It needs to be treated quickly to avoid permanent damage to the joints and the need for joint replacement.

What are the symptoms?

The patients of this disease have swollen joints which are hot to touch. They can also be painful, causing problems when walking.

Usually it affects only one joint, the knee, but it can also be present in the ankles, elbows, jaw, wrists and hips.

These symptoms develop within a few days to months after being bitten by a tick infected with Lyme disease.

How is it treated?

Patients are placed on a four-week course of antibiotics. This is repeated until symptoms clear up.

Traditional methods of treating arthritis can also help ease symptoms.

How common is Lyme arthritis?

Estimates suggest that about one in ten patients who catch Lyme disease develop arthritis.

This happens even when it is detected in the early stages.

Does it cause permanent damage?

People who do not receive prompt treatment are at higher risk of permanent damage to their joints.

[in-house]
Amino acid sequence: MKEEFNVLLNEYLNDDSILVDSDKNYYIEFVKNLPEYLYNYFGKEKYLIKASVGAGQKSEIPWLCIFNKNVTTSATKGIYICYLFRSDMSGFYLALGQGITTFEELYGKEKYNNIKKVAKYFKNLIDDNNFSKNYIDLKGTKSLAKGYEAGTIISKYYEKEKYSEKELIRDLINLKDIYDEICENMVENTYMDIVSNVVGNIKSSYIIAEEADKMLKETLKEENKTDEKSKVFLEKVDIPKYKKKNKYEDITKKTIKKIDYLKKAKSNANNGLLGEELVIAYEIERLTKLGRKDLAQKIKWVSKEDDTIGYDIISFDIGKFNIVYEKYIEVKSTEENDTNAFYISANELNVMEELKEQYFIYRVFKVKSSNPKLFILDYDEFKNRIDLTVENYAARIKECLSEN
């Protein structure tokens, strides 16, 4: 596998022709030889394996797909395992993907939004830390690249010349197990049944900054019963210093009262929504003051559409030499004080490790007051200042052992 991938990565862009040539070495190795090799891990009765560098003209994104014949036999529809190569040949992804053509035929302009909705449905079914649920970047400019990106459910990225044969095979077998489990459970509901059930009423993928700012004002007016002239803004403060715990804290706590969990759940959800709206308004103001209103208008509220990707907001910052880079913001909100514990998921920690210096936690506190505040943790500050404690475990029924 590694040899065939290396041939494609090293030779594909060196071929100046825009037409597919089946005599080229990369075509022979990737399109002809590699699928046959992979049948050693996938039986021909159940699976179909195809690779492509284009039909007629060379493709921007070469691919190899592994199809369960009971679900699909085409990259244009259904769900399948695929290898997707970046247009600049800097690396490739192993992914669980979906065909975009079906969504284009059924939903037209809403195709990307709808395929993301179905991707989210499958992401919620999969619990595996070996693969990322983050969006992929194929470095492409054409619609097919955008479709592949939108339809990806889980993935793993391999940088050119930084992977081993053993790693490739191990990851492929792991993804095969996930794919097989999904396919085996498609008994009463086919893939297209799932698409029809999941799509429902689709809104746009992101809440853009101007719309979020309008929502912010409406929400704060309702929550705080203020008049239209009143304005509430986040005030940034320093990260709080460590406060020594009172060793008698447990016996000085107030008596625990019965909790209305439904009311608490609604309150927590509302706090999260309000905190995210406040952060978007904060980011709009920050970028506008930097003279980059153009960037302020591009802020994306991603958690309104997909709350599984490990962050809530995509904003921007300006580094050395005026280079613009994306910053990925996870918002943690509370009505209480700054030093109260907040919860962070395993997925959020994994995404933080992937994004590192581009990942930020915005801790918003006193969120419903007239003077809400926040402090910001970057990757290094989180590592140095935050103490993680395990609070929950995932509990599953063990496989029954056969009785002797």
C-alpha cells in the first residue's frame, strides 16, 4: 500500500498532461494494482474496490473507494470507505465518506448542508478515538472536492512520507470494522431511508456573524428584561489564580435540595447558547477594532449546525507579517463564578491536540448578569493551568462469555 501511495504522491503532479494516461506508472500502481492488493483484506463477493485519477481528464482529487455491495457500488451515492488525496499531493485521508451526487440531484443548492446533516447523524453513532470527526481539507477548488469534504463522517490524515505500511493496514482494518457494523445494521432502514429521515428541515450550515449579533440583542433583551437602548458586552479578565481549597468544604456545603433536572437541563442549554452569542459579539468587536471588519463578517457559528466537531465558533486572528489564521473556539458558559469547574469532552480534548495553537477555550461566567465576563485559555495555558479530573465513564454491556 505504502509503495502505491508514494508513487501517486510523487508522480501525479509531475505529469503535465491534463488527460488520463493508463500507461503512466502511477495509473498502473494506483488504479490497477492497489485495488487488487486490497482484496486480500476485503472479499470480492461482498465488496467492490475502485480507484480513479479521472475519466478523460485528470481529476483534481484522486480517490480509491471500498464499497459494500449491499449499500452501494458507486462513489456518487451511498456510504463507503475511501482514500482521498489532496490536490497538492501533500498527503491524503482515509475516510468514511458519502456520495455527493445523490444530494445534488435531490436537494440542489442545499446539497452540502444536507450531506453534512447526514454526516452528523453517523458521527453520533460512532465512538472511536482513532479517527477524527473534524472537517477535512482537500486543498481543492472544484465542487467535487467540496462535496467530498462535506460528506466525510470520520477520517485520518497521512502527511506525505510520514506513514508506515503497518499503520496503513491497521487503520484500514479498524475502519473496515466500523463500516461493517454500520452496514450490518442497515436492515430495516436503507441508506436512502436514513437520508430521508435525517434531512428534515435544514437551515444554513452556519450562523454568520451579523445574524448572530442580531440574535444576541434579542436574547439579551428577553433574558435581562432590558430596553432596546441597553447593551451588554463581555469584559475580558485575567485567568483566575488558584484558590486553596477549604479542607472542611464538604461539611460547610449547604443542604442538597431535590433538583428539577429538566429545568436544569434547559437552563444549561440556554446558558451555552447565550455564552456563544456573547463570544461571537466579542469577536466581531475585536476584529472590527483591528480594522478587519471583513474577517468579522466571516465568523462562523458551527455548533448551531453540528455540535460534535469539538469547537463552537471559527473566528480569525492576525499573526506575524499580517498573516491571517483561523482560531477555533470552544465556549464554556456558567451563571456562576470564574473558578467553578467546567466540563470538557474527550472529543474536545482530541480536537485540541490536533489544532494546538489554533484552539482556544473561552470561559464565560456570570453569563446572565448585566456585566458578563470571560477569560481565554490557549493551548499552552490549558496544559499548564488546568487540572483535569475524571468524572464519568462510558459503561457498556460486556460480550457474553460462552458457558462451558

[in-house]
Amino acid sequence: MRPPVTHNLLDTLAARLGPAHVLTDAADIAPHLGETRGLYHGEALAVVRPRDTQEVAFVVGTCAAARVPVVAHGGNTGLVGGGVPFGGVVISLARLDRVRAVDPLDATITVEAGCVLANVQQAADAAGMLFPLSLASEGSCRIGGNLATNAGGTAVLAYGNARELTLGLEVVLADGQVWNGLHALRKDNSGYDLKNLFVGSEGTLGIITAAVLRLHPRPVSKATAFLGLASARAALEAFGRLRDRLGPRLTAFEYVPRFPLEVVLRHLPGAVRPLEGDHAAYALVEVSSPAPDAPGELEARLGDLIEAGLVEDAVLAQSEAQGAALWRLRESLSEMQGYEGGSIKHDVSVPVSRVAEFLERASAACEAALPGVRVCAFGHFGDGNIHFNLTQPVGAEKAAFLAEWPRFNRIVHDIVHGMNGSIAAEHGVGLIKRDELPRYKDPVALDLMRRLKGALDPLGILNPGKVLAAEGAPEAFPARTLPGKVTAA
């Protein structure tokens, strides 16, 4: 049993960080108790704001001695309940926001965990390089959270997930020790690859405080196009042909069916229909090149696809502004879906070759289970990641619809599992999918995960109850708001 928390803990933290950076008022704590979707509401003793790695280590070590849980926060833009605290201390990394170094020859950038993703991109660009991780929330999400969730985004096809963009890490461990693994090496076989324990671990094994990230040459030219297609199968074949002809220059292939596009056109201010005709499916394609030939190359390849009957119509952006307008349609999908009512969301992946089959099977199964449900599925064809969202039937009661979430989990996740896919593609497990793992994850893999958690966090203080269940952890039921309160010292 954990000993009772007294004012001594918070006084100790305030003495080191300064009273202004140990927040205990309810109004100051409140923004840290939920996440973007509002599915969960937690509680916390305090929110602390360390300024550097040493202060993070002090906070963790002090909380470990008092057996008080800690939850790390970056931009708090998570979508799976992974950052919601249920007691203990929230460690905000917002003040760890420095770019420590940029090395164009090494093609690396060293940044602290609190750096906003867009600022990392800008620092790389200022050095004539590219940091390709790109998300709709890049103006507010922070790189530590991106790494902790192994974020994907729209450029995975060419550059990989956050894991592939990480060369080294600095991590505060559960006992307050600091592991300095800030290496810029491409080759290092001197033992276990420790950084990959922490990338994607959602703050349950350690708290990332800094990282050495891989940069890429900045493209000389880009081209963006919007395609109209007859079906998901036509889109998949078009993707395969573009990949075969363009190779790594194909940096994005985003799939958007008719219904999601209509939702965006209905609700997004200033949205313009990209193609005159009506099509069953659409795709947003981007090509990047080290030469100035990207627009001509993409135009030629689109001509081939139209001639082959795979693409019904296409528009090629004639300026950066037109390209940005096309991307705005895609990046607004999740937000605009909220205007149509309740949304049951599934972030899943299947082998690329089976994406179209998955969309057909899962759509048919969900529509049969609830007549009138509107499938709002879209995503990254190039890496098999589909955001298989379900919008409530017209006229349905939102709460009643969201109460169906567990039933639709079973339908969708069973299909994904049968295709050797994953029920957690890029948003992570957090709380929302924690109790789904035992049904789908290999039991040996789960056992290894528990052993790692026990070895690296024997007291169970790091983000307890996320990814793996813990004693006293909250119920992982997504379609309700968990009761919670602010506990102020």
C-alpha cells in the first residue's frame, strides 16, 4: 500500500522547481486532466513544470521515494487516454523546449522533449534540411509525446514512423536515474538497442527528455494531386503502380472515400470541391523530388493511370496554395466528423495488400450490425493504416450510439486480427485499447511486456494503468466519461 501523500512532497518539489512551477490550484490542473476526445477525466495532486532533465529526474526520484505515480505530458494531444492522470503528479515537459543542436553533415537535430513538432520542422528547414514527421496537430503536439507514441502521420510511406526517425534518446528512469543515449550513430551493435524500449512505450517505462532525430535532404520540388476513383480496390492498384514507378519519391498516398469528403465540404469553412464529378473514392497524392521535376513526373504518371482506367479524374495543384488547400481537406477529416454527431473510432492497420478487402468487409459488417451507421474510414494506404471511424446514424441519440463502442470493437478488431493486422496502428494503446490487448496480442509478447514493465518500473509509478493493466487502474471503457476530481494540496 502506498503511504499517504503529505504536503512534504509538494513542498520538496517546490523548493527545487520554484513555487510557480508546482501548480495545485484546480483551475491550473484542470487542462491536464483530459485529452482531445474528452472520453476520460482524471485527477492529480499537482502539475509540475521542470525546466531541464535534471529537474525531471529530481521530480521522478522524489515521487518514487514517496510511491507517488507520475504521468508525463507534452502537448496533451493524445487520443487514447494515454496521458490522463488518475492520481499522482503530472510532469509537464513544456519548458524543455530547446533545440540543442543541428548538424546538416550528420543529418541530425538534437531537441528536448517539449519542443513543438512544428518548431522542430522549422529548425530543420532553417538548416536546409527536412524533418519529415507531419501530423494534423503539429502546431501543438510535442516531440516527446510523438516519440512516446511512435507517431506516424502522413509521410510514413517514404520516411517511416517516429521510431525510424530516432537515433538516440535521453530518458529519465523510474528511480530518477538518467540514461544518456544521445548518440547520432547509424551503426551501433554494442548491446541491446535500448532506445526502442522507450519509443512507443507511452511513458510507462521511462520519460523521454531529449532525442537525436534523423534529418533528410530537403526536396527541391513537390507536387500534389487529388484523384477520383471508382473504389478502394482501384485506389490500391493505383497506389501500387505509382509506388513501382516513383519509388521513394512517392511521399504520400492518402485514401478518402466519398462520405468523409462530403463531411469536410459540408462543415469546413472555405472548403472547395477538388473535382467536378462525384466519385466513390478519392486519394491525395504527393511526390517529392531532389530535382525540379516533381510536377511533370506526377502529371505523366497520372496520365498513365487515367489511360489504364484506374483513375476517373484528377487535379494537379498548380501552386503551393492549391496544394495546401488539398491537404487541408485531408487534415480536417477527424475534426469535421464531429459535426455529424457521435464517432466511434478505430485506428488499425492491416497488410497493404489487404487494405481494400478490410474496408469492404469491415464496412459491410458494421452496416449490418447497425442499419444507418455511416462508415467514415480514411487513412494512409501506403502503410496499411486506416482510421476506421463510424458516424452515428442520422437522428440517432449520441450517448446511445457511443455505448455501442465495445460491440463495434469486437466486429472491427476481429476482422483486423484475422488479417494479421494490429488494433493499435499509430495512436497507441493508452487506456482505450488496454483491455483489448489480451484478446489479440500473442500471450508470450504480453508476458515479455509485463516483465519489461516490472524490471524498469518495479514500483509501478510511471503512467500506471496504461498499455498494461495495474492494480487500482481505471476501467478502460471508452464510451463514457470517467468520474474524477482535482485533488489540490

This may require surgery to replace them.

Source: Centers for Disease Control and Prevention

For Bradshaw, symptoms of Lyme disease first appeared when she was in college—leaving her with fatigue and fainting, she explained. today,

Later during his studies, he suffered severe joint pain, which made him struggle to walk and perform day-to-day tasks such as brushing his teeth or getting dressed.

It got so bad that by the time she graduated in 2015, she had to leave her new job in Seattle, Washington and go home where her parents looked after her round the clock.

Doctors were shocked by her condition, unable to make a diagnosis. His focus was primarily on autoimmune diseases – conditions where the immune system attacks the body.